Tuesday, 16 July 2013

Celebrating the Gospels on Holy Island

Holy Island or Lindisfarne is one of those 'thin places' where many people find opportunity to take time to stop and listen to God. It is divided from the mainland by the causeway which is open when the tide goes out but flooded when it comes in again. I love the natural rhythm which this gives to the day and it is a reminder of the rhythms of life which can be so easy to forget in our busyness.

Some people choose to walk across to Holy Island following the pilgrim's route which is marked by poles across the shifting sands.

On Saturday many pilgrims arrived on the island to celebrate the presence of the Lindisfarne Gospels in the North East. This beautiful gospel book was created on Lindisfarne by Eadfrith to the glory of God and in memory of St Cuthbert. It is now normally to be seen in the British Library but is currently on display in Durham where St Cuthbert has his final resting place in the Cathedral. You can read a reflection that I wrote after visiting St Cuthbert's Shrine in 'Glimpses of Glory.'  (http://www.methodist.org.uk/media/469949/methodist-publishing-catalogue-2013.pdf).

Preaching at the celebration

We gathered on Saturday for a celebration in the Priory ruins on the island and what a great celebration it was. Church leaders from the various Christian denominations were present and it was good for me to meet with so many of my colleagues and friends. I had the privilege and joy of preaching. Banners were carried into the priory each of them a copy of one of the beautiful pages of the manuscript. 
(The sermon I preached can be found at http://ruthmgee.blogspot.co.uk/2013/07/jesus-light-of-world-good-news-for.html)

The Church Leaders
The banners

 We sang and prayed together and the words and music were heard clearly by those outside the walls of the priory reminding me that the community here on Lindisfarne was established as a base for mission to the surrounding area. At the end of the service we were commissioned to be witnesses to the gospel and all those present were given a pilgrim's badge to take away with them.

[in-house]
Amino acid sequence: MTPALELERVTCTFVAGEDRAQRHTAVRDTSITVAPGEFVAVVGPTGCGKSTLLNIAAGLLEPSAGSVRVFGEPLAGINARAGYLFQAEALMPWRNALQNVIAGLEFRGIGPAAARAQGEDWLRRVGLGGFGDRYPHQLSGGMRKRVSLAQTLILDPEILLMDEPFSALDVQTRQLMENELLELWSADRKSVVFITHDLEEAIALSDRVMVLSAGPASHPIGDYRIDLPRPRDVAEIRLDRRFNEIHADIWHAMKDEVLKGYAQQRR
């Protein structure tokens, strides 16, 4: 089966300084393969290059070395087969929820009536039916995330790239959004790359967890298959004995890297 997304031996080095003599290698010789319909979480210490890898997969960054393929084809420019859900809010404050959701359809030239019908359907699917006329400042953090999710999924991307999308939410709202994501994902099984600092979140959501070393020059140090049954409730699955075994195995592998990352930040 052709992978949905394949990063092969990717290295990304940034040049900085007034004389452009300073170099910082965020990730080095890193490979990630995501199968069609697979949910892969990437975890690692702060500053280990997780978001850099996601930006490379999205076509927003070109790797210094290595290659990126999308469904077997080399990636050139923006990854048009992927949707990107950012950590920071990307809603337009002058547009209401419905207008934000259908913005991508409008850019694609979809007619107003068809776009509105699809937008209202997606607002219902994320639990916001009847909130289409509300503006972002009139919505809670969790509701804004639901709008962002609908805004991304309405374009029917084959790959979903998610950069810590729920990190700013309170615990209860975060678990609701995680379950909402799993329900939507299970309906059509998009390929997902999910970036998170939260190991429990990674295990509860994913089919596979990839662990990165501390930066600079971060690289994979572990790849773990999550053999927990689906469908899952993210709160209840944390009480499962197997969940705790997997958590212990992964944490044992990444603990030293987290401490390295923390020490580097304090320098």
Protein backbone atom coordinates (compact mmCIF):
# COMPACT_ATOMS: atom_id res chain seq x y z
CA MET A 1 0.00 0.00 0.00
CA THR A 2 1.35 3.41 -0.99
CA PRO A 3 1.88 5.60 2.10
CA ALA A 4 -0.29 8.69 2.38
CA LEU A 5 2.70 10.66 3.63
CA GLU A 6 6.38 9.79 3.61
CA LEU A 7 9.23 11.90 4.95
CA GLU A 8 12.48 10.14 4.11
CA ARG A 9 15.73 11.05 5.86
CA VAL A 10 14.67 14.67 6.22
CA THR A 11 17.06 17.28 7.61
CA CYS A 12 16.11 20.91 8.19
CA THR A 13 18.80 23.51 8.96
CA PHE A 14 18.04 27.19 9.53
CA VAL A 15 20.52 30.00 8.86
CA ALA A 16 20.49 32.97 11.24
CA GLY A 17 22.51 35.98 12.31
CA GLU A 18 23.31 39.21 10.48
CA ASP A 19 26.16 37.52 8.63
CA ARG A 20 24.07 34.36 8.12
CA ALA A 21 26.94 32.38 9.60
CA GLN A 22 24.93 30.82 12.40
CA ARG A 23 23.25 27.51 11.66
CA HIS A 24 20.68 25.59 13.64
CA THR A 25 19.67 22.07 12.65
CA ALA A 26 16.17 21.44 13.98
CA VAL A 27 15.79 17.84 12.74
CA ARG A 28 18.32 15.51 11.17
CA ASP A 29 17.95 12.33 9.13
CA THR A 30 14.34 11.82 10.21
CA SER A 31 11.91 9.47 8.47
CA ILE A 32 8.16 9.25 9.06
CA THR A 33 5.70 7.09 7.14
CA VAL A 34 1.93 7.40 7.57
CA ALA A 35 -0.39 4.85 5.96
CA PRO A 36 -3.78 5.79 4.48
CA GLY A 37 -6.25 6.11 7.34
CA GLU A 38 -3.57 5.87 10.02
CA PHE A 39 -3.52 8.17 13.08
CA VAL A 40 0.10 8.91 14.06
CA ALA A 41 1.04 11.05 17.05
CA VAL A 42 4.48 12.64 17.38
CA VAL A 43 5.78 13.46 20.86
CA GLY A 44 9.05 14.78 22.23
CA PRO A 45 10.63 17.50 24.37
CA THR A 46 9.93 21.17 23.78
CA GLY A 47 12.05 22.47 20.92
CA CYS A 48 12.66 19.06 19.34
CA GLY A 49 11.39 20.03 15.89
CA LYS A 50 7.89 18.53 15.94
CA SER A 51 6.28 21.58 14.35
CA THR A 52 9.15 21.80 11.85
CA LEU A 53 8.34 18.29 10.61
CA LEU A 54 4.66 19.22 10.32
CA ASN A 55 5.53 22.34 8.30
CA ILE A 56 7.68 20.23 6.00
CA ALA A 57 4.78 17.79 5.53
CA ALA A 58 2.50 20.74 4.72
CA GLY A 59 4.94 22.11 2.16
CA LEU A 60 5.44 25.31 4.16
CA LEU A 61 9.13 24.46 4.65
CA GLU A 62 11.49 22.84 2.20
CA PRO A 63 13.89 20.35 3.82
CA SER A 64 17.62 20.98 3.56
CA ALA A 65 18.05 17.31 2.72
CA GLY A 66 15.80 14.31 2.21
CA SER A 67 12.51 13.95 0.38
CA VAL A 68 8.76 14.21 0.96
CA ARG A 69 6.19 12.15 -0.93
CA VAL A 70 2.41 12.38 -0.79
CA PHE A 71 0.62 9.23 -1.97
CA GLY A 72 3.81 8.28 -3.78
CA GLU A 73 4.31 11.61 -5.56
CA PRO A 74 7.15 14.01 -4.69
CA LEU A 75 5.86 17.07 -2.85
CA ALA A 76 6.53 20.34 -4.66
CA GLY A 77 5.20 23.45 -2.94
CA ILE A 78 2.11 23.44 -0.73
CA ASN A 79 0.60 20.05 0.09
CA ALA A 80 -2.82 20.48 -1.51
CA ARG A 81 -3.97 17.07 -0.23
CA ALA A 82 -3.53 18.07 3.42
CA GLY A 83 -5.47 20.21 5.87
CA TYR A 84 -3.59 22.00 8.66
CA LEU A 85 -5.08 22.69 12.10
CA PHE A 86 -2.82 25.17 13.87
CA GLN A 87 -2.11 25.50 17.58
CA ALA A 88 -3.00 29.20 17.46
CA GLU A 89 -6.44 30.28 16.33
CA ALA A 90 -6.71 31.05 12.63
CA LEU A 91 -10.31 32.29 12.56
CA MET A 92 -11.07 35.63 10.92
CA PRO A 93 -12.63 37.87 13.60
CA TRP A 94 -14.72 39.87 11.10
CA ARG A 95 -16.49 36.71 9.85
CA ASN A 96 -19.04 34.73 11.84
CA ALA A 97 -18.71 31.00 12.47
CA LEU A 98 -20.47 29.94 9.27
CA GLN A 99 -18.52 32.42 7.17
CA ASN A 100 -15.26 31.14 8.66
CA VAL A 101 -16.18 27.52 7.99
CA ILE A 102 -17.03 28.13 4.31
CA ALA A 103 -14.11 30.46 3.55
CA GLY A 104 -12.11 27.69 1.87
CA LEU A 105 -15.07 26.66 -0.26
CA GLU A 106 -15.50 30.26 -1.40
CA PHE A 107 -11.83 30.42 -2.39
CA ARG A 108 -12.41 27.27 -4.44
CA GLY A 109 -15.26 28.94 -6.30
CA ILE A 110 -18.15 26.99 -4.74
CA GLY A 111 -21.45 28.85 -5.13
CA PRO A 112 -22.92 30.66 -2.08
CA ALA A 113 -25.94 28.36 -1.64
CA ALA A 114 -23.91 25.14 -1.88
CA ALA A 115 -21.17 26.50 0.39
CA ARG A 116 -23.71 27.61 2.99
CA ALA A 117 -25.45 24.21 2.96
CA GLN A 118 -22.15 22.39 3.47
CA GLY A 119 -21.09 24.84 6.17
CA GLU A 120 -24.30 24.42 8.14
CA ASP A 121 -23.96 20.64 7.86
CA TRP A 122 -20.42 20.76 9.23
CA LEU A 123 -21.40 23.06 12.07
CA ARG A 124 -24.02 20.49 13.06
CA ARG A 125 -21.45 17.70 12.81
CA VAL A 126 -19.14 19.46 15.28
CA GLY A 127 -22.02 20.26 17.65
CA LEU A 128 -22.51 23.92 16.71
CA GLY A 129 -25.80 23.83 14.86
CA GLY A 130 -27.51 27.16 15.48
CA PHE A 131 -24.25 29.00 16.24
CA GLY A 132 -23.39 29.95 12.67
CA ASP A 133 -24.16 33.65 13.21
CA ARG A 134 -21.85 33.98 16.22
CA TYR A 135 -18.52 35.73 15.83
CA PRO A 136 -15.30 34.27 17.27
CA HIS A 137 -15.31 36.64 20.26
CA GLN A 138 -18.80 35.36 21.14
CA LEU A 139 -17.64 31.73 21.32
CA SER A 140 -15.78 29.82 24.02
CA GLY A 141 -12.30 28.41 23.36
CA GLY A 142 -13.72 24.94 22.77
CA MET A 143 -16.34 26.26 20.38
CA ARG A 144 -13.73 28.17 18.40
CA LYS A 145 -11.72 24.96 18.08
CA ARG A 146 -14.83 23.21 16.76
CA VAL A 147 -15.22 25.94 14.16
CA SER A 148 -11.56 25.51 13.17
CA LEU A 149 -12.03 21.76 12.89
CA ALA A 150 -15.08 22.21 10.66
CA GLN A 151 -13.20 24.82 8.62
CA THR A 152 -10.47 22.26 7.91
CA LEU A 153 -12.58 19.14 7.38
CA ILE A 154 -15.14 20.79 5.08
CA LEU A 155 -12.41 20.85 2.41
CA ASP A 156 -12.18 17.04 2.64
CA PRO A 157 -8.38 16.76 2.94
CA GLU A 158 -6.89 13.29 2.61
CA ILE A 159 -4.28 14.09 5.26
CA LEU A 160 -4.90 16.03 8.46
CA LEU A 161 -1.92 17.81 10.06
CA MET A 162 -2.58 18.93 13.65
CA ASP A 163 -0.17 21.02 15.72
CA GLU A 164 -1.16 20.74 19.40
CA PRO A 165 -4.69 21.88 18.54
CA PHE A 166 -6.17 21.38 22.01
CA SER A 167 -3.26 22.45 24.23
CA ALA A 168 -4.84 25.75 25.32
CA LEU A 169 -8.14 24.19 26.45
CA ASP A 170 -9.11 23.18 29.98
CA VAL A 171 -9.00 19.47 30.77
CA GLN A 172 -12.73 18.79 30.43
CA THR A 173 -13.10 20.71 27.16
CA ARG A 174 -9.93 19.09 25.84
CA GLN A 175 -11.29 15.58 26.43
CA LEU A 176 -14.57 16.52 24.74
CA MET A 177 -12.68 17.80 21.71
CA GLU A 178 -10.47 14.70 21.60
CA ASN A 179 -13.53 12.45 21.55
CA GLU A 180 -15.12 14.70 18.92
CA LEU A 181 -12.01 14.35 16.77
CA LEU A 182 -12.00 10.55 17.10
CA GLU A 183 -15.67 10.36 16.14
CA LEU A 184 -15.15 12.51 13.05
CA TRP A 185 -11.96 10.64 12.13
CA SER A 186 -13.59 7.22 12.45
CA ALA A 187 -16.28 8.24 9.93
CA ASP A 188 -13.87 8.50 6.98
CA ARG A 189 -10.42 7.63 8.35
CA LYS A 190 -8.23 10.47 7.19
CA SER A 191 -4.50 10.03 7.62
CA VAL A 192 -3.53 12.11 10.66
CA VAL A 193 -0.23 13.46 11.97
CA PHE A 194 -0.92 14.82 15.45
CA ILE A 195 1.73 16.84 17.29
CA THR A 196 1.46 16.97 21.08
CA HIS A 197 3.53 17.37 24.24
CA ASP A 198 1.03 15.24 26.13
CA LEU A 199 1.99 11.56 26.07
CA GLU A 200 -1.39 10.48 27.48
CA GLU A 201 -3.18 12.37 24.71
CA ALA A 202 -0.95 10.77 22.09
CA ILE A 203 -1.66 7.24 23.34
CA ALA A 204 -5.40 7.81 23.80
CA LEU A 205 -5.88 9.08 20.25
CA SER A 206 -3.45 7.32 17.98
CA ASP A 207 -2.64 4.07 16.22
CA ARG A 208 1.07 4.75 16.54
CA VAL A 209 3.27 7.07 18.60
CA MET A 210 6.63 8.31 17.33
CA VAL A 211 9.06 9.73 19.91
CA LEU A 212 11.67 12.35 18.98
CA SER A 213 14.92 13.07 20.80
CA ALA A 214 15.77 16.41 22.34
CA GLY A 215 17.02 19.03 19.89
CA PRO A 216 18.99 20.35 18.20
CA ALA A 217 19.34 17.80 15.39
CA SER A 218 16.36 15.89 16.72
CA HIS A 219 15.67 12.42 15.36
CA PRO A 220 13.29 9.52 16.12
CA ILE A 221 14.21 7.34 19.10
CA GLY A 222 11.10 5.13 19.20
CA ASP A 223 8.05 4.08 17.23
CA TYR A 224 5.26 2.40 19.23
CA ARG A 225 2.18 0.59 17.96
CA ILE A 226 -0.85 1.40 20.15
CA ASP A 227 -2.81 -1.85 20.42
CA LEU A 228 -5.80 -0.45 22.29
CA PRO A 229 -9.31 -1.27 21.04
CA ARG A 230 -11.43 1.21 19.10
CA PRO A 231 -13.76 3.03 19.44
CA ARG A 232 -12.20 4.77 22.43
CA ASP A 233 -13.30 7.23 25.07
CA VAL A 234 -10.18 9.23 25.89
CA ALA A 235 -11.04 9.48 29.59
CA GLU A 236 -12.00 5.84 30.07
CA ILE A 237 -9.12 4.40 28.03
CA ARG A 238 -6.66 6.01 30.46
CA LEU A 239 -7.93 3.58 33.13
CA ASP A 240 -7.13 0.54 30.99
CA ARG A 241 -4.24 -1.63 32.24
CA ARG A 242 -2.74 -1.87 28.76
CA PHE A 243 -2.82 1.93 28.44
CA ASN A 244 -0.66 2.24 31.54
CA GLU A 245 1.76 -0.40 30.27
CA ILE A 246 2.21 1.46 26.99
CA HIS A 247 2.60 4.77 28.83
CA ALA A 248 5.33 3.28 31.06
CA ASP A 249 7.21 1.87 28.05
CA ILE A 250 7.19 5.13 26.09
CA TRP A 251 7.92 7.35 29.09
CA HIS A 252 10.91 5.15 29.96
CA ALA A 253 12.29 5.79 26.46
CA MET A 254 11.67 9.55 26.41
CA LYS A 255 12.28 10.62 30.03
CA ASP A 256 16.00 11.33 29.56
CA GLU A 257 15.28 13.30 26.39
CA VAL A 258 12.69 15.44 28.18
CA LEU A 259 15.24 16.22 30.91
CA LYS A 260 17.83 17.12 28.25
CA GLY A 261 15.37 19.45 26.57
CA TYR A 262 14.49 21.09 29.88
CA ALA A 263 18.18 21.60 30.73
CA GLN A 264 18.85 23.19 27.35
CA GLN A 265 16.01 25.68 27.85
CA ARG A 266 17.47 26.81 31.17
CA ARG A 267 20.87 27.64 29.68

Eadfrith wrote the gospels in Greek and for many years it was displayed close to Cuthbert's tomb on Lindisfarne. When the community left Lindisfarne they took Cuthbert's body and the gospel book with them on their long and winding journey which eventually ended in Durham. On the way Cuthbert's body and the gospel book remained for a while in Chester-Le Street and during that time Aldred translated the text into Anglo-Saxon and wrote the translation between the lines of the Greek text. Even then there was the recognition of the need to communicate the good news to people in ways that they would understand, no less imperative for us today.

On Sunday I was invited to preach in the Church of St Mary the Virgin. The congregation here always includes visitors to the island and people from different Christian traditions. Of course, the size of the congregation, like everything else on the island, is affected by the tides. 

Glimpses of glory were abundant for these few days: 
The rich diversity of people who visit the island 
The beauty of the island at different times of the day
Conversations with people who were finding a place of peace in the midst of challenging circumstances
The reminder of a faithful community dedicated to mission and working hard to overcome division and challenge on this island which was then at the hub of the political and social life of the North East. 
Bamburgh Castle, the centre of political power in Aidan's time, seen from the island.
Sunset on the island

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